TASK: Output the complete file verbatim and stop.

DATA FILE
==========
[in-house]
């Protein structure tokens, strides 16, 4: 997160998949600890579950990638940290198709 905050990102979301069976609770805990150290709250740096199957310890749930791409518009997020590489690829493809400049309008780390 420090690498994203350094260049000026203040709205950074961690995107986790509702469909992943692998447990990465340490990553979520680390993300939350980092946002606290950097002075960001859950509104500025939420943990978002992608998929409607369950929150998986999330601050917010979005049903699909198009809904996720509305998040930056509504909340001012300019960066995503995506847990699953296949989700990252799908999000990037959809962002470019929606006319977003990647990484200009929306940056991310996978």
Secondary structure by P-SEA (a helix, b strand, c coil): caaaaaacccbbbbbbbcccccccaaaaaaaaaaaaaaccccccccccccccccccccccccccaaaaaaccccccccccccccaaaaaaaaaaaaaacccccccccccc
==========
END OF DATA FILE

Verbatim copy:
[in-house]
């Protein structure tokens, strides 16, 4: 997160998949600890579950990638940290198709 905050990102979301069976609770805990150290709250740096199957310890749930791409518009997020590489690829493809400049309008780390 420090690498994203350094260049000026203040709205950074961690995107986790509702469909992943692998447990990465340490990553979520680390993300939350980092946002606290950097002075960001859950509104500025939420943990978002992608998929409607369950929150998986999330601050917010979005049903699909198009809904996720509305998040930056509504909340001012300019960066995503995506847990699953296949989700990252799908999000990037959809962002470019929606006319977003990647990484200009929306940056991310996978």
Secondary structure by P-SEA (a helix, b strand, c coil): caaaaaacccbbbbbbbcccccccaaaaaaaaaaaaaaccccccccccccccccccccccccccaaaaaaccccccccccccccaaaaaaaaaaaaaacccccccccccc